“If you say so,” Zara said, scoping out the hallway as she stole a swig from her own flask.
“You certainly made easy work of winding that young officer around your finger,” Penelope remarked.
“Saying, ‘Boo’ would be enough to hook that little fish … which reminds me, he should’ve been back by now with the cot I requested. I’m going to see what’s taking him,” Zara stood up, smoothed her hair, and waltzed out the cell door that had been left open at her request.
Penelope returned to her thoughts and yarn, determined to make sense of both.
“Creating modern art, are we?” a male voice said.
Penelope looked up to see Hank leaning against the cell door and smiling.
She gasped and stood up quickly, causing her to experience tunnel vision and feel faint … a situation that often occurred when he was around.
“Mr. Edwards!”
“I hear you’ve been busy shaking things up in our quiet little town,” he said, walking into the cell and toying with his fedora.
“May I … uh … offer you a seat?” Penelope said, motioning to the cell’s small, weathered cot.
“Thank you, I can’t stay long.”
“Oh,” she said looking at her knitting needles and fidgeting with them. “Well, it was good of you to come,” she said, trying hard not to pout.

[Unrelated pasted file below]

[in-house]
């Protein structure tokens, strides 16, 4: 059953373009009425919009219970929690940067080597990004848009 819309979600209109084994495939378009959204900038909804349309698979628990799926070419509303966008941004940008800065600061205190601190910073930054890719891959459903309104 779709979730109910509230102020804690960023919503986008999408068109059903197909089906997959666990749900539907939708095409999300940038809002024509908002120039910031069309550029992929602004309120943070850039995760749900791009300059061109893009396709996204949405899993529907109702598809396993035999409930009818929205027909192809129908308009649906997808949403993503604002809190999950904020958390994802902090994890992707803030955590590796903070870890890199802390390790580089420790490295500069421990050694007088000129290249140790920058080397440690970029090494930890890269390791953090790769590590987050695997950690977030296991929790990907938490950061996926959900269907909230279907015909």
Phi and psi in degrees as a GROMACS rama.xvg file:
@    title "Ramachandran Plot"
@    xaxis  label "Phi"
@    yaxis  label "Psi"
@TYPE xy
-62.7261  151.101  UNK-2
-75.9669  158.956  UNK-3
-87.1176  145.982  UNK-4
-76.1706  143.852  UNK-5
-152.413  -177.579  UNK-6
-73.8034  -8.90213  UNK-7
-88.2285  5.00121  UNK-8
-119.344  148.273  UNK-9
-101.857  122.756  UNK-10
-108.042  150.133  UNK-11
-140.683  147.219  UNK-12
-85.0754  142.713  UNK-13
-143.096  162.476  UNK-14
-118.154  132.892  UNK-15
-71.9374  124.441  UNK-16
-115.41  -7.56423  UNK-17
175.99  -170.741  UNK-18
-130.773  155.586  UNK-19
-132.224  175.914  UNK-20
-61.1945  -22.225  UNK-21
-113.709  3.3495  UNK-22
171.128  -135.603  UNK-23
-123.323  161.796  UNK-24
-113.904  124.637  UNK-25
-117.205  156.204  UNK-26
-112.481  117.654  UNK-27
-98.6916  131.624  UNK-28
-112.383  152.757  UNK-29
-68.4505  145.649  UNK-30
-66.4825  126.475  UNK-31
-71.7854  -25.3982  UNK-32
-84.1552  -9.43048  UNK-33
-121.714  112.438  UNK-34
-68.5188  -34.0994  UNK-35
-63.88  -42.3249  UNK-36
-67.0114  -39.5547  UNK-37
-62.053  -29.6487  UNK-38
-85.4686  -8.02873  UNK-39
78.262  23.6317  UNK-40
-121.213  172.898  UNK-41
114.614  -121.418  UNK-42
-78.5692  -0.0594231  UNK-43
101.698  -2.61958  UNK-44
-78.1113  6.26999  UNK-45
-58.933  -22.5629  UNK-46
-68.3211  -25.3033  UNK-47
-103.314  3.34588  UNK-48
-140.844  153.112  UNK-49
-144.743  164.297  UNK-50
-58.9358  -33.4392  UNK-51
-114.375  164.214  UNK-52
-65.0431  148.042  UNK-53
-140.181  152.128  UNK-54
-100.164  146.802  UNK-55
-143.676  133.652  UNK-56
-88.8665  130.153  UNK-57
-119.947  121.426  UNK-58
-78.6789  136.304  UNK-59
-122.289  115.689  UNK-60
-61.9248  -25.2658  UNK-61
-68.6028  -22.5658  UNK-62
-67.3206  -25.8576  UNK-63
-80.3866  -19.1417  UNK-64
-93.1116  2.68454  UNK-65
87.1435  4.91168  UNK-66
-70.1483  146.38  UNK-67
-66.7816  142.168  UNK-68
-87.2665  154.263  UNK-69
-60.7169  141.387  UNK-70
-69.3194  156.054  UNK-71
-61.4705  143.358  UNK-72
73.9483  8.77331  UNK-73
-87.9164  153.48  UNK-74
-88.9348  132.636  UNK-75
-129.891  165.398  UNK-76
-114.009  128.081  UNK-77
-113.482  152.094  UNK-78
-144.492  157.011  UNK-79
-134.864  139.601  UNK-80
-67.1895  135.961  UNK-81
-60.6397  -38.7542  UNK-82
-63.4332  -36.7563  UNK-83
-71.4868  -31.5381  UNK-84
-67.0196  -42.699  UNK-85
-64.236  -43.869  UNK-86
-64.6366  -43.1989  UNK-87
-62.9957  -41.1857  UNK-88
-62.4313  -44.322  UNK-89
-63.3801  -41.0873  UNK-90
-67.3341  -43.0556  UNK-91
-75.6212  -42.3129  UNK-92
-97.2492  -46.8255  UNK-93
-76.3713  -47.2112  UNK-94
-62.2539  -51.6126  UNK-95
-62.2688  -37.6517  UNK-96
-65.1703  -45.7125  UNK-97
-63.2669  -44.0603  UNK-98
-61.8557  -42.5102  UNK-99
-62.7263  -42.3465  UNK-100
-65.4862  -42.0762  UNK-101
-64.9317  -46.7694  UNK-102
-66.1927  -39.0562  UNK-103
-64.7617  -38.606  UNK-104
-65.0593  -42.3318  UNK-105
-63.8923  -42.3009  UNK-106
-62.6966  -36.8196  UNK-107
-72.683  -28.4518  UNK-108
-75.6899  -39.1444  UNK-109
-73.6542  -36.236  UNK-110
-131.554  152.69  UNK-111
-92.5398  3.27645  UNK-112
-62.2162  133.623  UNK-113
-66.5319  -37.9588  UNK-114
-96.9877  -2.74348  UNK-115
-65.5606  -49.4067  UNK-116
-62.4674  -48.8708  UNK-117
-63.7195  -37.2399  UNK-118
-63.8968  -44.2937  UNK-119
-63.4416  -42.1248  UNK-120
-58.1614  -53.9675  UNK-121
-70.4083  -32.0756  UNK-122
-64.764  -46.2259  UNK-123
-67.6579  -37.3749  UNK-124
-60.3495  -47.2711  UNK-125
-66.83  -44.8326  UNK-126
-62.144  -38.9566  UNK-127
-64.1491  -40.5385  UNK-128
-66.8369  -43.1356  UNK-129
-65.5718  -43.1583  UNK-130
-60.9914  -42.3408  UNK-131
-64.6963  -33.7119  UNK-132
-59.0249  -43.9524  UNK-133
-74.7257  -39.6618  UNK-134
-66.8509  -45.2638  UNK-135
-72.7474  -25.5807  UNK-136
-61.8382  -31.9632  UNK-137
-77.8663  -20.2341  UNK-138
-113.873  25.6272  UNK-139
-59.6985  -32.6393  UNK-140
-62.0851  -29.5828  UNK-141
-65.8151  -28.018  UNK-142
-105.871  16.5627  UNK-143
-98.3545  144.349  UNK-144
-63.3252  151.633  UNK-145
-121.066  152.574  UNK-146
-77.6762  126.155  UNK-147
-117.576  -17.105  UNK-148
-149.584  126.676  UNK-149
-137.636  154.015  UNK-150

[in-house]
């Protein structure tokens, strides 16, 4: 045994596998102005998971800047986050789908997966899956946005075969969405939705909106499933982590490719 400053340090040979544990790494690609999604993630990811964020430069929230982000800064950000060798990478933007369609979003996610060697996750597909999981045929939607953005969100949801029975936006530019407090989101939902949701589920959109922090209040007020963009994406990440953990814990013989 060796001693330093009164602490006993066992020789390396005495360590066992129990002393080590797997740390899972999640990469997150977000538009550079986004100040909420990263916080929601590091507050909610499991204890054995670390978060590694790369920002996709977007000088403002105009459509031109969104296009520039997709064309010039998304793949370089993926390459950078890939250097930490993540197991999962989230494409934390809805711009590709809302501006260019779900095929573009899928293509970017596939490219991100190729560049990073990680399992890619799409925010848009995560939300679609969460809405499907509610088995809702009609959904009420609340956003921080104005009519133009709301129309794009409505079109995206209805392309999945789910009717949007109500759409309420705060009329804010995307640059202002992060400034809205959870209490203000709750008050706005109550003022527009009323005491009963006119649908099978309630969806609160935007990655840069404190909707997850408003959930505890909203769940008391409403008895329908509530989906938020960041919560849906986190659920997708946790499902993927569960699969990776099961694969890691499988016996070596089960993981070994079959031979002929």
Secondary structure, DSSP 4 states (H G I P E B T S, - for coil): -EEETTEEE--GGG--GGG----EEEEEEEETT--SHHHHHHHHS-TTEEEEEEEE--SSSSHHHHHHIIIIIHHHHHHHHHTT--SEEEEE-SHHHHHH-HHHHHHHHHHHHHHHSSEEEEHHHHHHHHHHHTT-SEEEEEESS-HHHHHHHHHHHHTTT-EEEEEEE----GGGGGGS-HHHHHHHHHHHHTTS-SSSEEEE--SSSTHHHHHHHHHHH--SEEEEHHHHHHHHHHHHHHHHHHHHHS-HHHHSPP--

“Sick of me already?” he said with twinkling eyes as he attempted to perch on the edge of the cot’s frame, upending it in the process and causing him to scramble to resume standing.
Penelope pursed her lips so as not to giggle.
“Careful or you’ll hit the—” Boom “—wall,” Zara called from the hallway.
Hank went to the aid of Constable Matlin who was beet red and dripping sweat from his battle with the metal-framed cot.
“Let me help you with that,” Hank said, effortlessly lifting the cot and putting it against the wall adjoining the existing berth.
“Why, Hank, whatever brings you here?” Zara said, looking brightly at Penelope.
“I’d heard what happened to Miss Price and just wanted to offer my condolences,” he said.
“Condolences?” Penelope repeated, her enthusiasm dampened by the sound of a word that brought to mind Dan Cooper’s tragedy.
Realizing his blunder, Hank shook his head and looked at the ground. “Looks like I put my foot in it this time.”
“P, you haven’t looked at any of the things I brought for you,” Zara said, changing the subject.
“You know how we knitters can be,” Penelope said, taking up her needles and yarn in hopes of impressing Hank with her skills. Instead, she ended up getting yarn wrapped around her wrist so tightly that its blood flow was cut off, and she put both hands behind her back in order to extricate her wrist unobserved.
Zara rolled her eyes and began unpacking.
Hank said, “Looks like my cue to leave.”
“Nonsense. Take the load off, Hank. I even brought cocoa,” Zara said.
Penelope knelt on the floor next to Zara to unpack. The first thing Penelope pulled out was a nightgown that she immediately stuffed back into the box. “We really shouldn’t keep Mr. Edwards, Z,” she said, mortified at having her unmentionables on public display.
“Yes, I should get going,” Hank said, equally abashed. “Ladies,” he added as he pulled his fedora down over his brow.